Christmas in July was certainly celebrated on this Mondate.

 

 

 

 

Self-Guided Tour of Sabattus Mountain

As stories go, Sabattus Mountain in Lovell offers plenty of lore. For starters, there’s the name of the mountain. I’ve heard at least two tales and seen three spellings, but basically the legend is the same–about a Pequawket named Sabatos, Sabatis, or Sabattus, who guided hunters and one day killed a lynx, or was it a mountain lion, before it sprang upon him.

In a July 14, 2017 article, Ed Parsons of the Conway Daily Sun wrote: “Sabattus was born in St. Francis, Canada, and with the influence of French missionaries, was named for St. John the Baptist, shortened to Sabattus. When Roger’s Rangers destroyed St. Francis in 1759, Sabattus was about 10 years old. He was kidnapped and went south with the rangers. Later, he went to Fryeburg with one of them, and spent the rest of his life in the area.

Sabattus had two children with the well-known area healer, Molly Ockett. In 1783, an earlier wife of his returned from a long trip to Canada, and claimed to be his spouse. To settle the dispute, Sabattus took them to the house of Mr. Wiley in Fryeburg so there would be a witness, and the two women fought, “hair and cloth flying everywhere.” Mrs. St. Francis, as Molly Ockett called the former wife, was stronger and won out. Molly Ockett left and moved to Andover, Maine.

There’s also the Devil’s Staircase, but that’s for another day.

s1-sign

Two Land for Maine’s Future program grants, along with funding from the Greater Lovell Land Trust, enabled the State of Maine to purchase 177 acres on and around Sabattus Mountain, protecting hiking access to Lovell’s highest peak. The trail is a 1.6-mile loop to and from the 1,253-foot summit. Sabattus Mountain is now owned and managed by the Bureau of Parks and Lands. The land trust, however, has taken a keen interest in upkeep of the trail system recently because there had been much erosion ever since Hurricane Irene and the State seemed to back off maintaining it. Last year, the GLLT’s three interns built numerous water bars, especially on the eastern trail.

s6-Brent's Loop Trail Sign

Last week, Brent Legere of Lovell Box Company and Western Maine Slabworks, installed new signs to guide hikers on the trail system.

s2-self-guided nature walk

Today, a team of docents, associates and this year’s intern, under the well-organized leadership of GLLT Docent and Maine Master Naturalist Joan Lundin, installed informational signage along the loop.

s3-explaining the plan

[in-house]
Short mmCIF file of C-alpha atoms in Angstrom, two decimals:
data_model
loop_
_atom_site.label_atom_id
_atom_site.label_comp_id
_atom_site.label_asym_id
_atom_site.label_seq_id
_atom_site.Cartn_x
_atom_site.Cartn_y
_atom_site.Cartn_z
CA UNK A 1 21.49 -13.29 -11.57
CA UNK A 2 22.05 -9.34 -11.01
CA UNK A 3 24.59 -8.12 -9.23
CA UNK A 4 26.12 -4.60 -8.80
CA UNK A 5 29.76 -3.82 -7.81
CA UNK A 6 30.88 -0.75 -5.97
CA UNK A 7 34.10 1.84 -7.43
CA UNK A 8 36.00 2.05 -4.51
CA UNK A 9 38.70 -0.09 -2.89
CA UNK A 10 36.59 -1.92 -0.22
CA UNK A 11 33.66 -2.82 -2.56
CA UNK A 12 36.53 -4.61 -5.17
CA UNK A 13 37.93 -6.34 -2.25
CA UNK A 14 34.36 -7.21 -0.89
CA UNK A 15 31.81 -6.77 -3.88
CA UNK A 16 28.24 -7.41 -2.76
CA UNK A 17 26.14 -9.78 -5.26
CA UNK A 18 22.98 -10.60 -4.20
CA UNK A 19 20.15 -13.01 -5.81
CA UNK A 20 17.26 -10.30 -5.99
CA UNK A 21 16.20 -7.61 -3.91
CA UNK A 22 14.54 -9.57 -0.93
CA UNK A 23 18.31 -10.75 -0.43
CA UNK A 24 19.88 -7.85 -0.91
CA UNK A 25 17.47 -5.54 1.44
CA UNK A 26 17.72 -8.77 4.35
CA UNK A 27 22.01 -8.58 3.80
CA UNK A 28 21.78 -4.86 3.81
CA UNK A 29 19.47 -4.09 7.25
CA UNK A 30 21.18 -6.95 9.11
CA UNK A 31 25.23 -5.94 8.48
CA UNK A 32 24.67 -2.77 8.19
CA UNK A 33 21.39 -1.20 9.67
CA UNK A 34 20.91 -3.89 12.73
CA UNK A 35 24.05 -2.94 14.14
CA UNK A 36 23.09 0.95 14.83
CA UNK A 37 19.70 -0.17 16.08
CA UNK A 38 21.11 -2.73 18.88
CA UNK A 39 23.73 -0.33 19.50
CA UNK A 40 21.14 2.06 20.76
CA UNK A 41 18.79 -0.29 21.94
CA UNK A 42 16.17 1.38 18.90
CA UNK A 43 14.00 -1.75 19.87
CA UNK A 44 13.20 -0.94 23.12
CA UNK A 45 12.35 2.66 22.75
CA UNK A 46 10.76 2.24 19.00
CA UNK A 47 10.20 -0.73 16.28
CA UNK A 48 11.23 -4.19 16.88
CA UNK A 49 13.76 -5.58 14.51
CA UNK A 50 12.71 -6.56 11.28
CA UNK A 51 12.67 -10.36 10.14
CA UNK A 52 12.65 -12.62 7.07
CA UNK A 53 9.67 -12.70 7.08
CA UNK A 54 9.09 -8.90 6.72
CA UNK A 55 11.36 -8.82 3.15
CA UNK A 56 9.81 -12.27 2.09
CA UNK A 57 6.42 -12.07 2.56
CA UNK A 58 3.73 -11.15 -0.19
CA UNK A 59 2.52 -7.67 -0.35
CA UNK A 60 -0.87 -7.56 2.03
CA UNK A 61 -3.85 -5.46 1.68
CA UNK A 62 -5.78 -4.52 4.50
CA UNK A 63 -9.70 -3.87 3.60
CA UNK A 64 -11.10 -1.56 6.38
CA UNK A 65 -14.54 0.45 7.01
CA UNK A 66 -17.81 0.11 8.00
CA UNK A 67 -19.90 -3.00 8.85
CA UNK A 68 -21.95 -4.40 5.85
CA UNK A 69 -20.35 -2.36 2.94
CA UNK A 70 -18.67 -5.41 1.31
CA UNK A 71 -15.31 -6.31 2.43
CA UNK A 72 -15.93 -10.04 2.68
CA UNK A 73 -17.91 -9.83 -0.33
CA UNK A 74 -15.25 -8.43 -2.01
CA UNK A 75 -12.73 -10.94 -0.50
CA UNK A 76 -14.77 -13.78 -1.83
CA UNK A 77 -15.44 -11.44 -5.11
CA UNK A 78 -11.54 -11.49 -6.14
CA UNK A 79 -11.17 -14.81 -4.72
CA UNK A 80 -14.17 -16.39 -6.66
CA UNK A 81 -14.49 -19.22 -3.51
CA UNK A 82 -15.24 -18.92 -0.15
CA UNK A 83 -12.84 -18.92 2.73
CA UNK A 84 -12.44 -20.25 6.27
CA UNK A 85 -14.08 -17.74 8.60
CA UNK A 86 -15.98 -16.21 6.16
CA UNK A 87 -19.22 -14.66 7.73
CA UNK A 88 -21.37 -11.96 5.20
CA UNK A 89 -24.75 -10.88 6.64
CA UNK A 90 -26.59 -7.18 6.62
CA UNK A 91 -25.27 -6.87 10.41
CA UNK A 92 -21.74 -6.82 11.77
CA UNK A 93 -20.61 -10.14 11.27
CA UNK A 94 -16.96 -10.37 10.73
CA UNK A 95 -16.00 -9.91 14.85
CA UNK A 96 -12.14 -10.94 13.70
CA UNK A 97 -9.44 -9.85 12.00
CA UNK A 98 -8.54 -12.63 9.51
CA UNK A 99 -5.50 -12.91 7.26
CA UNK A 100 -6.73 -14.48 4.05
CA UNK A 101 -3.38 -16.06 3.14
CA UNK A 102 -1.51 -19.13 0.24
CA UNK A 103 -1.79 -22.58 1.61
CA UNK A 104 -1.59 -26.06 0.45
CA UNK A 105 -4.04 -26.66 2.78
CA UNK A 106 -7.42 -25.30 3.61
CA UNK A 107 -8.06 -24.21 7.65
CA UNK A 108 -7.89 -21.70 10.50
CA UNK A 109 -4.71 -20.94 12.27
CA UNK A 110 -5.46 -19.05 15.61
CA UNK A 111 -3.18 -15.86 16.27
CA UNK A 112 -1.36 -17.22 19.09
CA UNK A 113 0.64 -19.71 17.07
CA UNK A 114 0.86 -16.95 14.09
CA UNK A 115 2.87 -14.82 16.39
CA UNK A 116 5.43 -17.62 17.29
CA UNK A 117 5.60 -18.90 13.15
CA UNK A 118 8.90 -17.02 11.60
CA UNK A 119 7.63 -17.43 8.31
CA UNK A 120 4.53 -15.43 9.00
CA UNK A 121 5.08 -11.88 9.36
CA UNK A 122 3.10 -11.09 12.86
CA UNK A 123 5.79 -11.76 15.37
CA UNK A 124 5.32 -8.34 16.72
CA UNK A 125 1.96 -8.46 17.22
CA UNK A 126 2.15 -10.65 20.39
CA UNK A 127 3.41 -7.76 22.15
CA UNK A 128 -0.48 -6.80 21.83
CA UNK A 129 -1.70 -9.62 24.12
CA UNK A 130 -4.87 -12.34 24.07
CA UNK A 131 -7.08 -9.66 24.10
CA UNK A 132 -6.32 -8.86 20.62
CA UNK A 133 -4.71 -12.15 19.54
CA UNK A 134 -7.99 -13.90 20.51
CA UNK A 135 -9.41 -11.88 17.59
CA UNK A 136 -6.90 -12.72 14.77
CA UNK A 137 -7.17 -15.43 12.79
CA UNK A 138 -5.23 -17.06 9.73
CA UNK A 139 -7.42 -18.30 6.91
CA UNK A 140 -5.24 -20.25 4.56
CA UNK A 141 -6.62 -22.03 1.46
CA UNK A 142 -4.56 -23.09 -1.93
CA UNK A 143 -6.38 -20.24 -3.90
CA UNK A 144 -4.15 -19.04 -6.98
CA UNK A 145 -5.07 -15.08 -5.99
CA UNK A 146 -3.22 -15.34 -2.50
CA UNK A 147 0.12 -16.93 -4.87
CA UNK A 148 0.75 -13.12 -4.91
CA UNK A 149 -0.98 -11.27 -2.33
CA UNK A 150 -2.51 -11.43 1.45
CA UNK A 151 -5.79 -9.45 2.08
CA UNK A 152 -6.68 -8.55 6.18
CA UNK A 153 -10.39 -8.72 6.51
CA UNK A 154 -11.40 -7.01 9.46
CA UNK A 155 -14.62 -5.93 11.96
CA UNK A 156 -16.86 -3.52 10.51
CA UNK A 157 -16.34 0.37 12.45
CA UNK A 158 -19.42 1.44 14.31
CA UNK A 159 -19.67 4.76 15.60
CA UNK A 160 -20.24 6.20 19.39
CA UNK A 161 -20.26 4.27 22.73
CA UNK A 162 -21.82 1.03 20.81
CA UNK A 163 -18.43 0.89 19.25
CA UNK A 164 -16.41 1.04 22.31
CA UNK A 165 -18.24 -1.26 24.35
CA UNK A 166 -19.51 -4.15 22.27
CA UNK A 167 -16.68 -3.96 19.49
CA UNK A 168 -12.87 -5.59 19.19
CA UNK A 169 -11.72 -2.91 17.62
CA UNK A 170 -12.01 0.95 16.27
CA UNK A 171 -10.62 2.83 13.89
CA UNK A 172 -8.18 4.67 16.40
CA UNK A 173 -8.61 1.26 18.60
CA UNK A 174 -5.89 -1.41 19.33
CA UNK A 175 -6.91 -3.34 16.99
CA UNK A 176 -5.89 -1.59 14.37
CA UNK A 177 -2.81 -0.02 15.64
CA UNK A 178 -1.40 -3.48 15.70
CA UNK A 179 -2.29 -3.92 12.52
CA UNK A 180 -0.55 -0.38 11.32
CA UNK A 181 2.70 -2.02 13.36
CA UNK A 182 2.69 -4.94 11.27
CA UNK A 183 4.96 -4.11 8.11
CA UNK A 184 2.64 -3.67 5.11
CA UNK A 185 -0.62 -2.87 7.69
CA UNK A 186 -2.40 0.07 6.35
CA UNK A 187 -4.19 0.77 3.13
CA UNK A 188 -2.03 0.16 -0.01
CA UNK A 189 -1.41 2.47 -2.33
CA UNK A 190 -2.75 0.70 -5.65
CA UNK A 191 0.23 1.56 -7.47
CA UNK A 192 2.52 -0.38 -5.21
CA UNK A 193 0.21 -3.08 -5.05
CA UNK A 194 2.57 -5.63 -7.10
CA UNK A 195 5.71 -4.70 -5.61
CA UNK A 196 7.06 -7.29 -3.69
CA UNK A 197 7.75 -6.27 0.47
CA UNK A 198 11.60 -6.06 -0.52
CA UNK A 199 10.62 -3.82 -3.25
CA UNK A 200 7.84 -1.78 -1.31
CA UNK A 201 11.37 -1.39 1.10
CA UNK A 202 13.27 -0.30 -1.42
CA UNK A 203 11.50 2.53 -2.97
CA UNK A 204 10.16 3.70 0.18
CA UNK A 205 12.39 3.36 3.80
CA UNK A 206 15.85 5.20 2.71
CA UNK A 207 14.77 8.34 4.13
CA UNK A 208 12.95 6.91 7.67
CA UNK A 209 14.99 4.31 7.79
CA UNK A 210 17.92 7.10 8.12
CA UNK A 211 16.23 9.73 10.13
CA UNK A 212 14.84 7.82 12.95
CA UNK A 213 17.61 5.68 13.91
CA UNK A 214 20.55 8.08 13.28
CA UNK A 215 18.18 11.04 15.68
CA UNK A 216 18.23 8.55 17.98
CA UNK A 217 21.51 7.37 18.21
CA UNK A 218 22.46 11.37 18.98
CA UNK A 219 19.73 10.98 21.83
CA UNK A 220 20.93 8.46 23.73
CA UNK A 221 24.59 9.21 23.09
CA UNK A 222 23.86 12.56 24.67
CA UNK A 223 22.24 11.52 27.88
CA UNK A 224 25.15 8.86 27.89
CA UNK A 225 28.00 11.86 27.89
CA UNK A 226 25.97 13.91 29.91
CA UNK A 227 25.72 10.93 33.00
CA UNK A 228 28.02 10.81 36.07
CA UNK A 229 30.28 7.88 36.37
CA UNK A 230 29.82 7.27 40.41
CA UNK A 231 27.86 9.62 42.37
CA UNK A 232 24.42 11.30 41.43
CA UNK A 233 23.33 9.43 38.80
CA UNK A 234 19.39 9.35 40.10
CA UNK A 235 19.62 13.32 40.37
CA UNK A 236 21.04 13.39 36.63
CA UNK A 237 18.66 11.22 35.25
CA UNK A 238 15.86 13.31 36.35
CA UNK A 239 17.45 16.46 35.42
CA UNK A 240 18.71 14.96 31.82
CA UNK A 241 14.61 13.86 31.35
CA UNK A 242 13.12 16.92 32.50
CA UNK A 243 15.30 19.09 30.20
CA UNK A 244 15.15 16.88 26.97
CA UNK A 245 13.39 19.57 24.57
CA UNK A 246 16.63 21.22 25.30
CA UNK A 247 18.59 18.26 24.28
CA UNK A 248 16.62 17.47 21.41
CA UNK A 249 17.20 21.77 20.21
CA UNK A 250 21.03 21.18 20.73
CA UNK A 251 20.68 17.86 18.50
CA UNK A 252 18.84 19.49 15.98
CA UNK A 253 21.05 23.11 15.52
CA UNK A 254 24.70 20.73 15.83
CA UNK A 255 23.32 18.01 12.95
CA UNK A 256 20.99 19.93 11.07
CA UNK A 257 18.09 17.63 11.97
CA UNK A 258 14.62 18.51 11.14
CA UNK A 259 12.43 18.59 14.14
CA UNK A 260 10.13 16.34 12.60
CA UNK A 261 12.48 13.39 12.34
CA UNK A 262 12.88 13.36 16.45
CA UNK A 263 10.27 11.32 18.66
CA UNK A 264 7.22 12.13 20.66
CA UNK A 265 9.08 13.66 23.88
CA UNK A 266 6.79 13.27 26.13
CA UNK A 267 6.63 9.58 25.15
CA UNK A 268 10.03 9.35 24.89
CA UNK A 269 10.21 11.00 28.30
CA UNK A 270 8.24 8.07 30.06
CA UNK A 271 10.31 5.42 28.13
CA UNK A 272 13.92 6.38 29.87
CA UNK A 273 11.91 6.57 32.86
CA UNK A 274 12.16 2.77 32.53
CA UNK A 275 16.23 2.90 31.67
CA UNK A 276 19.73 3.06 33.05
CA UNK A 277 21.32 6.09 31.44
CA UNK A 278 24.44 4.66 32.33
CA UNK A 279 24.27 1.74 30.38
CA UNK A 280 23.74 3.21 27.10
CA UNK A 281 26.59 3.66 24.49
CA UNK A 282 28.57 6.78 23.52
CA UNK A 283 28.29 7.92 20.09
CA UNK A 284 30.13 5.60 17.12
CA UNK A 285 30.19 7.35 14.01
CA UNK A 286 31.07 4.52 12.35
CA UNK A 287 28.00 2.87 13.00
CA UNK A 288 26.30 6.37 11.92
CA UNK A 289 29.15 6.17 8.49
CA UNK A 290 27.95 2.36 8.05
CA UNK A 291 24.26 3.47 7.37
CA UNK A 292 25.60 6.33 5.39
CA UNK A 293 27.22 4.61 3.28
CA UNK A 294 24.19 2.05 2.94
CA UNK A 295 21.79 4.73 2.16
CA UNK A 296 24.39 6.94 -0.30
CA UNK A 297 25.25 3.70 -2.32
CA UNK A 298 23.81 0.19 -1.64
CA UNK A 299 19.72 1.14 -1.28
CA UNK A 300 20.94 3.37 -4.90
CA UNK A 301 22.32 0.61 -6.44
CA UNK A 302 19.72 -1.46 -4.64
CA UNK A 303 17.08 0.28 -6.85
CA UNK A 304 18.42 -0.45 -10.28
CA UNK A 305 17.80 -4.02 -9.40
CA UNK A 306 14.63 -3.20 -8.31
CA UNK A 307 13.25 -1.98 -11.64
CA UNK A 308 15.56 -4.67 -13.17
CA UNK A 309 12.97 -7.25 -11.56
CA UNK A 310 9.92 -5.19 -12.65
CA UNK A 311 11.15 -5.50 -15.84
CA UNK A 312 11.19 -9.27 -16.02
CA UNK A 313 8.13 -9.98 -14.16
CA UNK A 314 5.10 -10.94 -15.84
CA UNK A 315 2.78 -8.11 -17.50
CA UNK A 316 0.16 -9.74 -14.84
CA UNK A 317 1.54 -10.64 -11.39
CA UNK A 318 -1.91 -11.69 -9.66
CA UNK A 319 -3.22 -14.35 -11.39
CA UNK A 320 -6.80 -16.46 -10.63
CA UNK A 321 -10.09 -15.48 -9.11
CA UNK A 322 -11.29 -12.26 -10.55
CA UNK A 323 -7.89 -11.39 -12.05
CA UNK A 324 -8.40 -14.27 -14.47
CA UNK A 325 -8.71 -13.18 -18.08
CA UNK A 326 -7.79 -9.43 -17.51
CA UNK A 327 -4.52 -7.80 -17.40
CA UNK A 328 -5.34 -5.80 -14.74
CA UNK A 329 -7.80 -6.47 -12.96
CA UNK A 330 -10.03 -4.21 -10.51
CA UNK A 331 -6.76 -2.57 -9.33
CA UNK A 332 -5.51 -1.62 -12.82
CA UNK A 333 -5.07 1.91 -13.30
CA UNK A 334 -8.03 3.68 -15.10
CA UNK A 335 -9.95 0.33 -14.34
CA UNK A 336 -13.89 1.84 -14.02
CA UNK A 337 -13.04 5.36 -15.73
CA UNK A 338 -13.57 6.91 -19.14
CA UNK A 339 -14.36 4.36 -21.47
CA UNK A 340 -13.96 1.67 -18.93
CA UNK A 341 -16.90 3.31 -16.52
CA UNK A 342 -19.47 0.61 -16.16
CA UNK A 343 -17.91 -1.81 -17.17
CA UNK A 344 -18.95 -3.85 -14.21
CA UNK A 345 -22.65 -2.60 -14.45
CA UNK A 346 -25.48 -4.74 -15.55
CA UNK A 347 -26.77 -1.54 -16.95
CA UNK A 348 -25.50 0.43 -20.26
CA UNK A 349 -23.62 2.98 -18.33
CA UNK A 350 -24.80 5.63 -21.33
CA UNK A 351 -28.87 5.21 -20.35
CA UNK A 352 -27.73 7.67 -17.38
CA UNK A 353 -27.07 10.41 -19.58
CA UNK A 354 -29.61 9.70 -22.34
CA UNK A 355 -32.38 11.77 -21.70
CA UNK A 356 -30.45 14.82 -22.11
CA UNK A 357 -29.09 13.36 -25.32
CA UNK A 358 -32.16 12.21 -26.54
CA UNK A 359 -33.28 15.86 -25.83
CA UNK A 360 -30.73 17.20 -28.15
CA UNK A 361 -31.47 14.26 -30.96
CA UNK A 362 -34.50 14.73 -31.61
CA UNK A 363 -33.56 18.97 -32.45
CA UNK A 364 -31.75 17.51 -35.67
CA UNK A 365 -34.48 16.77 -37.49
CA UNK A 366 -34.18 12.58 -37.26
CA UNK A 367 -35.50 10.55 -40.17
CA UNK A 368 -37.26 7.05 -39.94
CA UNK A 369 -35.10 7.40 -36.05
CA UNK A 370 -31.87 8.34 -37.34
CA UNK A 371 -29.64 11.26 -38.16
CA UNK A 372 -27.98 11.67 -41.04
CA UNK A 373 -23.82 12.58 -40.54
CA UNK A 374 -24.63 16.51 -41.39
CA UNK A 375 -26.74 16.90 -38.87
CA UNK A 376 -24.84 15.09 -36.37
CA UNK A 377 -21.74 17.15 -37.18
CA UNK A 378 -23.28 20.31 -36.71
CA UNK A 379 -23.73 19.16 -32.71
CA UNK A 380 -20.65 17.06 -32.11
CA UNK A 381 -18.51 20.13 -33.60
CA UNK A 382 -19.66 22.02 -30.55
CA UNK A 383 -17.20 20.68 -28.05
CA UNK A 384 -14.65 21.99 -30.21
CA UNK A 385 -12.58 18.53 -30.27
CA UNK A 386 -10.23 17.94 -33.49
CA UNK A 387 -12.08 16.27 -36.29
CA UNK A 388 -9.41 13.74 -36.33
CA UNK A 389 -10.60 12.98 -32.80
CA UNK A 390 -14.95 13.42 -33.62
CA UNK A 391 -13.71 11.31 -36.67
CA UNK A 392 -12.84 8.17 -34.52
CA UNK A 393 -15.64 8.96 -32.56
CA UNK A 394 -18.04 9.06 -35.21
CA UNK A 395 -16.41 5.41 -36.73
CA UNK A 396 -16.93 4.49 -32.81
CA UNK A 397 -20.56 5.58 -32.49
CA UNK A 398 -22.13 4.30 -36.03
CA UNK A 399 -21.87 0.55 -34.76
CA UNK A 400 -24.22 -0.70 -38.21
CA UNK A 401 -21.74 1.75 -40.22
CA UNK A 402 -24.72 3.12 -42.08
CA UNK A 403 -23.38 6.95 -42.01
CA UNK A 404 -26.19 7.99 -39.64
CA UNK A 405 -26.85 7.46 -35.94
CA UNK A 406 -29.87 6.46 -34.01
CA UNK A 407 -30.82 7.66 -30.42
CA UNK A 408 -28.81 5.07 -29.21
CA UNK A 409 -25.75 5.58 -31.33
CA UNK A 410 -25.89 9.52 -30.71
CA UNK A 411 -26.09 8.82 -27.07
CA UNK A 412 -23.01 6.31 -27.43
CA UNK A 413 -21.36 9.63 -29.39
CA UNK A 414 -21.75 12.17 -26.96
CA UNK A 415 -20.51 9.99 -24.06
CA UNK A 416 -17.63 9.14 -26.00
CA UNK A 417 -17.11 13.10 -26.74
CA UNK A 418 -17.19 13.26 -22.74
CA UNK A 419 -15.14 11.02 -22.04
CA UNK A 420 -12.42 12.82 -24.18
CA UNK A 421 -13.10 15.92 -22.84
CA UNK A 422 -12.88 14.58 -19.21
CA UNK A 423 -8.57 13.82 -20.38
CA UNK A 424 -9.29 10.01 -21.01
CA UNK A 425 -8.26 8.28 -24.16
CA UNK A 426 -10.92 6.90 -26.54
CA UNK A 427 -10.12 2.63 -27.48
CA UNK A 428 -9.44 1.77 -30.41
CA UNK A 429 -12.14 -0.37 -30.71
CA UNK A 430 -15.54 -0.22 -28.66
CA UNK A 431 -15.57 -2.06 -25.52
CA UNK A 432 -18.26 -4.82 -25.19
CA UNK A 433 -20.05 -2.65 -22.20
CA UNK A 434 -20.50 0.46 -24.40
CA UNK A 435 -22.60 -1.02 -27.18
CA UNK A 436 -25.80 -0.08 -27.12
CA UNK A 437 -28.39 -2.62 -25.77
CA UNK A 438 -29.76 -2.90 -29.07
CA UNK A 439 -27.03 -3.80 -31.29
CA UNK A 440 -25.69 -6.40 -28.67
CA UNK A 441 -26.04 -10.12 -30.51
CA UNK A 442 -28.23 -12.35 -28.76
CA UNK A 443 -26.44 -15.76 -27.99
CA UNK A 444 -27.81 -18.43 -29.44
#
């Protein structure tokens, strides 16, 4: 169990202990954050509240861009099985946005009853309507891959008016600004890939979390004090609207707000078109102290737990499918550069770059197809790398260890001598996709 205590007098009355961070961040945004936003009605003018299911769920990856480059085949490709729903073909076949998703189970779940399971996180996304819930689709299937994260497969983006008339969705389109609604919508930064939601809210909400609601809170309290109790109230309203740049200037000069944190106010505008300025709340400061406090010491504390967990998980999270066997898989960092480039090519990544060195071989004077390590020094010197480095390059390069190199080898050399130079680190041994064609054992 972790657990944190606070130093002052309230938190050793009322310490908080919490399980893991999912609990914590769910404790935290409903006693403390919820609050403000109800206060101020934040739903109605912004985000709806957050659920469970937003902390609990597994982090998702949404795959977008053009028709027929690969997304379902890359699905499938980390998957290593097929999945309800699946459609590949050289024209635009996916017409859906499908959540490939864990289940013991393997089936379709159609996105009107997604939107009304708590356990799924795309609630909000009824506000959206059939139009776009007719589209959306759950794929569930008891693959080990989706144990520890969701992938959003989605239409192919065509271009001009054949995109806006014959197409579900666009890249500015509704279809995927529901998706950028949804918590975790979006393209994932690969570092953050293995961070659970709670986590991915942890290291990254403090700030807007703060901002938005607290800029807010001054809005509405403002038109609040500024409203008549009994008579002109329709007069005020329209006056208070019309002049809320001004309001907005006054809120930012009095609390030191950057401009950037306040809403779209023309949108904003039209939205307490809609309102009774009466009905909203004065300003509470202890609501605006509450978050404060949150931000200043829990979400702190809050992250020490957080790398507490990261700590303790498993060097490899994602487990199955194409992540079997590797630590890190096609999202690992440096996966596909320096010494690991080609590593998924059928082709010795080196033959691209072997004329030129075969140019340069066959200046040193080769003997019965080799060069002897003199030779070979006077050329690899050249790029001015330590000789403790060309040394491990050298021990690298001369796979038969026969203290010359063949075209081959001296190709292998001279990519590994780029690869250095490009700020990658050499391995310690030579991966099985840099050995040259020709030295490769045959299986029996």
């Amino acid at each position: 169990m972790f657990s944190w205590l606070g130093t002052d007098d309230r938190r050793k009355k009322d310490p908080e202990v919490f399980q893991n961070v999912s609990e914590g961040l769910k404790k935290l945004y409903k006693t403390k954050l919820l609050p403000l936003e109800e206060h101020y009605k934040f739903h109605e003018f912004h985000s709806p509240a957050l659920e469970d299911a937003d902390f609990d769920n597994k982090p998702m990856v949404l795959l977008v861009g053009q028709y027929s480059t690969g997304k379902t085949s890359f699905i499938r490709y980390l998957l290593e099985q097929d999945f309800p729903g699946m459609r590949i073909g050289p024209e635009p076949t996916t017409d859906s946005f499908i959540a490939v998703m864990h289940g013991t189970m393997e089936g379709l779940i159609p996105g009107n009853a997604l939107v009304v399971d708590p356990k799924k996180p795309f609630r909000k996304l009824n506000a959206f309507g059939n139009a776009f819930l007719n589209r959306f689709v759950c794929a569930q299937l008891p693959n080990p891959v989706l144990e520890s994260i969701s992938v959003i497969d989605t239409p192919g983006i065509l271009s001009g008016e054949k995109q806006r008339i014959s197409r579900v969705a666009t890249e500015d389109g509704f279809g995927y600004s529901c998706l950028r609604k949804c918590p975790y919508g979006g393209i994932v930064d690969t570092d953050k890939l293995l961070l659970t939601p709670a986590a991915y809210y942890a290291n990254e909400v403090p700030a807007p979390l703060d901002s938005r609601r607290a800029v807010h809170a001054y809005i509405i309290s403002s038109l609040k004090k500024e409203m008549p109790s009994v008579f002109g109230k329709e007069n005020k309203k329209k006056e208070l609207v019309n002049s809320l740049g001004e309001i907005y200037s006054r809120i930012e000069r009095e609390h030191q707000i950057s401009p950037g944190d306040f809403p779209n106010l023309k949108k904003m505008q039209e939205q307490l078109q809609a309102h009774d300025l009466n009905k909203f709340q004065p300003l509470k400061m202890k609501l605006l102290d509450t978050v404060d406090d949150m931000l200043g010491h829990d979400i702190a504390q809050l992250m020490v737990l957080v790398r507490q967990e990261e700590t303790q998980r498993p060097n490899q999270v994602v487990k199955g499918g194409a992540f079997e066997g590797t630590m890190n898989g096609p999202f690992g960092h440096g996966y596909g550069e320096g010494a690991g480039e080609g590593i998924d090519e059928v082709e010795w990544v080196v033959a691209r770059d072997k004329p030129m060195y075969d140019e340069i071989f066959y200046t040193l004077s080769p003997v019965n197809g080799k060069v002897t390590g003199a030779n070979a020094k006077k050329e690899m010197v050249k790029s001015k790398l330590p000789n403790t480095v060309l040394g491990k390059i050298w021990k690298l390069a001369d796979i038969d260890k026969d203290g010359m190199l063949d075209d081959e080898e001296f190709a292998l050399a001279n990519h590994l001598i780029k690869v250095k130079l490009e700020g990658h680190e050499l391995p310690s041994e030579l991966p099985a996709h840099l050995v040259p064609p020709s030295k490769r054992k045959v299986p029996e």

The morning began as Joan divided the team into two groups. First she instructed Intern Isaiah (in red) and Stewardship Associate Dakota (in plaid), to take one set of signs up the western trail and leave them beside examples of particular species on the way.

s5-all smiles to go

Then she prepped Associate Director Aidan, and GLLT Docents Nancy and Pam in the plan for the eastern trail.

s4-signs

All signs were laid out and ready to be hauled up the trails for installation.

s12-hi ho

And so, in true Seven Dwarf style, it was hi ho, hi ho and off to work we went.

s7-installing the first sign

Because she’d climbed the trail so often in order to prepare for today’s undertaking, Joan knew right where each sign belonged. At the start, she did most of the installing, showing off her muscle power on this steamy day, despite her petite physique.

s8-yellow birch

Each sign included common and scientific names, plus only a few key characteristics so not to overwhelm those who might stop to read them and look around to locate the particular species. It’s a technique decided long ago by the full team of docents who have undertaken this task each summer for years–always along a different GLLT trail.

s9-striped maple

The natural community along both trails on the loop system transitioned about two-thirds of the way up. For the lower portion, the community consisted of a variety of deciduous trees.

s13-hemlock

Suddenly everything changed. Light turned to shade. Dry turned to damp. Leaves turned to needles. And conifers showed off their unique characteristics.

s14-sphagnum moss

Even the forest floor changed from dried leaves and wildflowers to green mosses, including sphagnum, with its pom-pom shaped heads.

s15-loop trail sign at ridge

As we hiked up the eastern trail, Dakota and Isaiah swung along the ridge line and came down to find us for they had only placed their signs along the western trail as instructed by Joan, and hadn’t yet pounded them into the earth. We chatted as we moved upward, talking about the turn ahead to the ridge, and Dakota told us we’d be pleased with how obvious it was since Brent had installed the new signs. Indeed!

s16-glacial erratic

Of course, we were a group that failed at following directions, and so off trail we went to check on the glacial erratic that we knew stood just beyond a downed tree.

s17-porcupine scat